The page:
motion for the appointment of a defense investigator, which
the trial court granted one day later on June 27, 2016. On
June 28, 2016, the trial court granted Hall's motion for
independent drug analysis.
10} A hearing was held on Hall's motions to
suppress on July 6 and July 14, 2016. On July 19, 2016, Hall
filed a supplemental motion to suppress in which he argued
that his statements to the police officers at the scene were
involuntary and that he did not validly waive his
Miranda rights. On July 20, 2016, the trial court
held a hearing on Hall's motion to dismiss.
11} In a decision issued on August 17, 2016, the
trial court sustained in part and denied in part Hall's
motions to suppress. Specifically, the trial court found that
the statements made by Hall while in the back of the cruiser
before the police informed him of his Miranda rights
were suppressed, while the statements he made after being
read his Miranda rights were admissible. Notably,
the trial court found that the spontaneous statements made by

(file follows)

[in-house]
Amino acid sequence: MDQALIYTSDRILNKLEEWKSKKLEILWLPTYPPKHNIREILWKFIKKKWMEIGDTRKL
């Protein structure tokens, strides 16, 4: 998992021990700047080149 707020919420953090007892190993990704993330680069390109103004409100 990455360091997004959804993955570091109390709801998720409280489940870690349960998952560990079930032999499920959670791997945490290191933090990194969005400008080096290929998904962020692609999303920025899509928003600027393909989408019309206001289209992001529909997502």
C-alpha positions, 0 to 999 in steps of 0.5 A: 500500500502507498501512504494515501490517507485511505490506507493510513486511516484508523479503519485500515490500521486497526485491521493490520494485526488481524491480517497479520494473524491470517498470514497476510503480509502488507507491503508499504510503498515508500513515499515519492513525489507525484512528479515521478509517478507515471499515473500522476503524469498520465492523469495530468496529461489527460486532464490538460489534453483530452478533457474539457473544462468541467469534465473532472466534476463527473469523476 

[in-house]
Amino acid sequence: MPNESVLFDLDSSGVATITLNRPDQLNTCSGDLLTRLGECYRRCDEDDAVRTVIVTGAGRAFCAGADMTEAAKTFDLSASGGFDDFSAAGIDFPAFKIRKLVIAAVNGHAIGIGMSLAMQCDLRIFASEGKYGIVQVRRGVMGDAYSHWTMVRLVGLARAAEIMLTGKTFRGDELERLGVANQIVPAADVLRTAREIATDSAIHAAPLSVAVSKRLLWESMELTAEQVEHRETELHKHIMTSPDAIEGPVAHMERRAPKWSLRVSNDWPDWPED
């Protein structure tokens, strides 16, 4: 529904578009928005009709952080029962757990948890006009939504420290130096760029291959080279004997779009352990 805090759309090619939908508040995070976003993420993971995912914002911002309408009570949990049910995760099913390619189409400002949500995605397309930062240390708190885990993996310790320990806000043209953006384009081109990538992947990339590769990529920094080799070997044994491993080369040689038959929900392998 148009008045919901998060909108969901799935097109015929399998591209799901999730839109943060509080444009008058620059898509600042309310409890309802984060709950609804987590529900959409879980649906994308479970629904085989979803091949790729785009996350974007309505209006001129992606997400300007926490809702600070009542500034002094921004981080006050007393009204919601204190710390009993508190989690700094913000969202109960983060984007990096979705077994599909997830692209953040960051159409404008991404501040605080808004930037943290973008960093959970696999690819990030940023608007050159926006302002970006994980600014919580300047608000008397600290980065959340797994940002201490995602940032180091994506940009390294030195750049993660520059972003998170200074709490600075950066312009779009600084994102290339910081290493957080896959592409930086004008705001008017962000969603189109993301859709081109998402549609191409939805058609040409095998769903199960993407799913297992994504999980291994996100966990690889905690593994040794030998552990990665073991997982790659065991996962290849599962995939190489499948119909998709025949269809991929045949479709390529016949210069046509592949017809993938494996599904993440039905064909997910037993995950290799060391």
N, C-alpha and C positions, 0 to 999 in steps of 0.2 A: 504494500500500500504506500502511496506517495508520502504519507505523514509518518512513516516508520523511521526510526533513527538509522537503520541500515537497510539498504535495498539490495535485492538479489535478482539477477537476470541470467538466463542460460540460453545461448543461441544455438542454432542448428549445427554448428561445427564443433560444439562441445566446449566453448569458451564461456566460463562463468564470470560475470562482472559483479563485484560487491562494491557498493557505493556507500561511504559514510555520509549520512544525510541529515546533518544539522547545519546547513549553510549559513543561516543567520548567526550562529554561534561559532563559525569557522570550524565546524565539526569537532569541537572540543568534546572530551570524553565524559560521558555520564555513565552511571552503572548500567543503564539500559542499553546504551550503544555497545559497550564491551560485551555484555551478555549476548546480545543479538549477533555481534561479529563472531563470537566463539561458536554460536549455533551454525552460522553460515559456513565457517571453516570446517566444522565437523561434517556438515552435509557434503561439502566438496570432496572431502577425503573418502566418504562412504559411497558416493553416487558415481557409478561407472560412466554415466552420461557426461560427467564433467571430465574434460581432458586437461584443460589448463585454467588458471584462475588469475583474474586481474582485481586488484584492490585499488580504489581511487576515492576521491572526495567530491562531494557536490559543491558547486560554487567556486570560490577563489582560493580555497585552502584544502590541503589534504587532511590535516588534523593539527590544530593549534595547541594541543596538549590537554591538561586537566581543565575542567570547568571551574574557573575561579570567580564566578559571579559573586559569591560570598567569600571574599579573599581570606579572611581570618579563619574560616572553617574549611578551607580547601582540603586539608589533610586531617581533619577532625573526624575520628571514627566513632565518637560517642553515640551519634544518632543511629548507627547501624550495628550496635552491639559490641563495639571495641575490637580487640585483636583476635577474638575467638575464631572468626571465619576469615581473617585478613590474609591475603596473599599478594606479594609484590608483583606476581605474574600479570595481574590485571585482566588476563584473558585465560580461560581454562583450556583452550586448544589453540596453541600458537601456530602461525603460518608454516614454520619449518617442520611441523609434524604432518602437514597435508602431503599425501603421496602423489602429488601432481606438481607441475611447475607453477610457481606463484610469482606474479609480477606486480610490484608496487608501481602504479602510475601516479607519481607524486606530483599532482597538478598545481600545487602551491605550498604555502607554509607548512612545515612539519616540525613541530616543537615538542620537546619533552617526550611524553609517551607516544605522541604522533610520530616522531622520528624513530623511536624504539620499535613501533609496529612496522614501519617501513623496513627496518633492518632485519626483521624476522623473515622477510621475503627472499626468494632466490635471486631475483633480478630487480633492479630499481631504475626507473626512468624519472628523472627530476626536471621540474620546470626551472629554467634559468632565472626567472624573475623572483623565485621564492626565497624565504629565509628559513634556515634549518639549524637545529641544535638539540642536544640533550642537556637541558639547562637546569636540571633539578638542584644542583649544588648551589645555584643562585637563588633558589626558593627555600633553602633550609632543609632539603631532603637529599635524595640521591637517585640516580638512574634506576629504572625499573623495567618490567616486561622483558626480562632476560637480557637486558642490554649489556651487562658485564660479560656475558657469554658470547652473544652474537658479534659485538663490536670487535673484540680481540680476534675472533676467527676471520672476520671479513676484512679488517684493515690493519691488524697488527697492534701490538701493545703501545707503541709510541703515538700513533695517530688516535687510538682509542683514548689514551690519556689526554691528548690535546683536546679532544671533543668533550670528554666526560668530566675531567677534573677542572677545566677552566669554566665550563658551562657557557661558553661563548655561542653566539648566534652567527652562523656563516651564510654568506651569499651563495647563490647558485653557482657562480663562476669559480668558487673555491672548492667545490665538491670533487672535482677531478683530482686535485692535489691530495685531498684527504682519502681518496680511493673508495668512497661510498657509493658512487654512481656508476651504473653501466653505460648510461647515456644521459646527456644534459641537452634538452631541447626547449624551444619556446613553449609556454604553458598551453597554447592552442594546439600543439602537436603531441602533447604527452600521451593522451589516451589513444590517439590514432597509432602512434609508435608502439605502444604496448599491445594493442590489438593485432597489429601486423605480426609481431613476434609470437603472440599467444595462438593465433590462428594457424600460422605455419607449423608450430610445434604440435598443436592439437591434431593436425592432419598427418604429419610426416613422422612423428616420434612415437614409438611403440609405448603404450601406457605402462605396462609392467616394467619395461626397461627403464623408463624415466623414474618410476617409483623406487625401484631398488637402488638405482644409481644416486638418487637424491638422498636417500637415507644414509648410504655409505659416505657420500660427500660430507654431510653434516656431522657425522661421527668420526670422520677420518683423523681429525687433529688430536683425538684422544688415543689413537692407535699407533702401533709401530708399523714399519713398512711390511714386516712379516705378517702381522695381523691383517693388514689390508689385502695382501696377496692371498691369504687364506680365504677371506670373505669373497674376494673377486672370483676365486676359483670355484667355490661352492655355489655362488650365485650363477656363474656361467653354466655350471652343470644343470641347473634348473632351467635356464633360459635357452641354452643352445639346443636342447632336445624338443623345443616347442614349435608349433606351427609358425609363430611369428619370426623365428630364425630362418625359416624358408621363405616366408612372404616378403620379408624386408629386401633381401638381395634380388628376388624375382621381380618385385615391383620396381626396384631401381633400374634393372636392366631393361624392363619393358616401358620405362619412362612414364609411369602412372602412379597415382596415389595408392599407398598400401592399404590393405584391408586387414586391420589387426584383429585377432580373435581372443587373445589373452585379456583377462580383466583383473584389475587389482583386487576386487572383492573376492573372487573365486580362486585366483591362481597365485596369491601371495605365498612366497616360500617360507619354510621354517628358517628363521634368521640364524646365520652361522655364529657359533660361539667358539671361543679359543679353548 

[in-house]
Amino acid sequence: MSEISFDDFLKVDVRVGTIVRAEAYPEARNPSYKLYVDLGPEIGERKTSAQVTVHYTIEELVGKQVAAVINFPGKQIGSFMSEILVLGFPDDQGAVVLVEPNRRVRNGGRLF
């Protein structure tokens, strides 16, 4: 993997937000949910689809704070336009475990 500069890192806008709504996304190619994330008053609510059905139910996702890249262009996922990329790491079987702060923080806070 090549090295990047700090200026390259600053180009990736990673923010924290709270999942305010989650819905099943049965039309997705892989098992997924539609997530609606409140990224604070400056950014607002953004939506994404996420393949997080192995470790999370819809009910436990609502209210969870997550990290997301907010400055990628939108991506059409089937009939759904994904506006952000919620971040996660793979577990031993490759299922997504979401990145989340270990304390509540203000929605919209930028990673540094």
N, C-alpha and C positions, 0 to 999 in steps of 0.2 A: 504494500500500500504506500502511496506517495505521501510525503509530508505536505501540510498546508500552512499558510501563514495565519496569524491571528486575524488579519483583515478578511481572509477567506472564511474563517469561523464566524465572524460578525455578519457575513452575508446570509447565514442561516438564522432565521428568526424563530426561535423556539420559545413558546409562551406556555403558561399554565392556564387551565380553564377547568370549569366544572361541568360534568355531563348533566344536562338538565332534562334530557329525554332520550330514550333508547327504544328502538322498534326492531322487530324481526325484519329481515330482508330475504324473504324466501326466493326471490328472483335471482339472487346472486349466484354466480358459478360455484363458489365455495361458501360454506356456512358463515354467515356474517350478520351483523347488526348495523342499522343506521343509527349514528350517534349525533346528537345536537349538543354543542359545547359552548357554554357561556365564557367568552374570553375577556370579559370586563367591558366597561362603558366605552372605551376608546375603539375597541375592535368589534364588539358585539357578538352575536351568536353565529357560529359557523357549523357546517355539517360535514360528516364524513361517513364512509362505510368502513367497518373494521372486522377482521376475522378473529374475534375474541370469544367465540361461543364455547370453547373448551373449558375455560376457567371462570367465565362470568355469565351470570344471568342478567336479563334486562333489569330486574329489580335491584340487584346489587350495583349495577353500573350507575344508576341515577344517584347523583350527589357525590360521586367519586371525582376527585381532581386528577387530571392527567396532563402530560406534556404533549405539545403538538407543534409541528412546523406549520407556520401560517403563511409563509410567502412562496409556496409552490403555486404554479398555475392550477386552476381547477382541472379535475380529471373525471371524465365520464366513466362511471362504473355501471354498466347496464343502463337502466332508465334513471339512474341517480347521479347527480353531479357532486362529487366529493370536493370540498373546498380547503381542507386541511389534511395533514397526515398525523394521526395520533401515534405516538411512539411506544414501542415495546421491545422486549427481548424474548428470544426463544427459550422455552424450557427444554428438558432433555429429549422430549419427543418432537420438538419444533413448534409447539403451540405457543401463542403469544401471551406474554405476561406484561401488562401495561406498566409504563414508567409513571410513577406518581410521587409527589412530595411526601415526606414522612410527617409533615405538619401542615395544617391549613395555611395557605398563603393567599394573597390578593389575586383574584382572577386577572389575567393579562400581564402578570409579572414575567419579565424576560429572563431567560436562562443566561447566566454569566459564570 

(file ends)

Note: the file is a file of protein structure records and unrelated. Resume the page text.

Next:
Hall after being arrested but before being placed in the
cruiser were admissible. Furthermore, the trial court found
that the traffic stop and the subsequent search of Hall's
vehicle were lawful and supported by probable cause. On the
same day, the trial court also denied Hall's motion to
dismiss, finding that he failed to adduce any evidence that
he suffered prejudice as a result of the pre-indictment
12} Hall filed additional supplemental motions to
suppress on November 3 and 30, 2016, arguing that the
evidence seized from his vehicle was only discovered after an
unreasonably prolonged detention because of the time it took
for the K-9 unit to arrive at the scene. On December 9, 2016,
a hearing was held before the trial court on Hall's
supplemental suppression motions. These motions were denied
on March 6, 2017.
13} On January 23, 2017, Hall filed a motion to
dismiss Count II of the indictment, possession of cocaine,
based upon the Ohio Supreme Court's decision in State
v. Gonzales, 150 Ohio St.3d 261, 2016-Ohio-8319, 81
N.E.3d 405 (hereinafter referred to as "Gonzales
I ") (holding that the offense level for possession
of cocaine was determined only by weight of actual cocaine,
not by total weight of cocaine plus any filler). Prior to the
hearing on Hall's motion to dismiss Count II, the State
orally requested leave to dismiss Count II without prejudice.
Nevertheless, on February 14, 2017, the trial court held a
hearing on Hall's motion to dismiss Count II. The parties